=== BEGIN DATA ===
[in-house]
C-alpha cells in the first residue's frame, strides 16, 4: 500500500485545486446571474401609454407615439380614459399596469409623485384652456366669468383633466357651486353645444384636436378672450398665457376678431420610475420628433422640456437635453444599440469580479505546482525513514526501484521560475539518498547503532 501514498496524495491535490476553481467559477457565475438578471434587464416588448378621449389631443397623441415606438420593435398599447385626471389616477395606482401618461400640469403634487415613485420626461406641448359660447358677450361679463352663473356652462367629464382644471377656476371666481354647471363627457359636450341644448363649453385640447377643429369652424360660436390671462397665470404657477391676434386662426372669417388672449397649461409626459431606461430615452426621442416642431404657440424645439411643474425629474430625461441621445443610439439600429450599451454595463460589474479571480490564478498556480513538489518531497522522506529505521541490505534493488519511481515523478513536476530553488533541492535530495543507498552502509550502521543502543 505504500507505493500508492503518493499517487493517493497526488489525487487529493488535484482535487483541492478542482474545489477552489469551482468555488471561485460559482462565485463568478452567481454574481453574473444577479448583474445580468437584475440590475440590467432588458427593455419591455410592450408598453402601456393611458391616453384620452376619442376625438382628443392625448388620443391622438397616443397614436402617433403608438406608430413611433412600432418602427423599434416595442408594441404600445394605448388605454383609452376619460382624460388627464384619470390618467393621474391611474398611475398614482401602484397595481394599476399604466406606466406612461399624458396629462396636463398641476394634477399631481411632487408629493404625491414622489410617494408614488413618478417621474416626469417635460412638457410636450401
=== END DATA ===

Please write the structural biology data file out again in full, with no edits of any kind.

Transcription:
[in-house]
C-alpha cells in the first residue's frame, strides 16, 4: 500500500485545486446571474401609454407615439380614459399596469409623485384652456366669468383633466357651486353645444384636436378672450398665457376678431420610475420628433422640456437635453444599440469580479505546482525513514526501484521560475539518498547503532 501514498496524495491535490476553481467559477457565475438578471434587464416588448378621449389631443397623441415606438420593435398599447385626471389616477395606482401618461400640469403634487415613485420626461406641448359660447358677450361679463352663473356652462367629464382644471377656476371666481354647471363627457359636450341644448363649453385640447377643429369652424360660436390671462397665470404657477391676434386662426372669417388672449397649461409626459431606461430615452426621442416642431404657440424645439411643474425629474430625461441621445443610439439600429450599451454595463460589474479571480490564478498556480513538489518531497522522506529505521541490505534493488519511481515523478513536476530553488533541492535530495543507498552502509550502521543502543 505504500507505493500508492503518493499517487493517493497526488489525487487529493488535484482535487483541492478542482474545489477552489469551482468555488471561485460559482462565485463568478452567481454574481453574473444577479448583474445580468437584475440590475440590467432588458427593455419591455410592450408598453402601456393611458391616453384620452376619442376625438382628443392625448388620443391622438397616443397614436402617433403608438406608430413611433412600432418602427423599434416595442408594441404600445394605448388605454383609452376619460382624460388627464384619470390618467393621474391611474398611475398614482401602484397595481394599476399604466406606466406612461399624458396629462396636463398641476394634477399631481411632487408629493404625491414622489410617494408614488413618478417621474416626469417635460412638457410636450401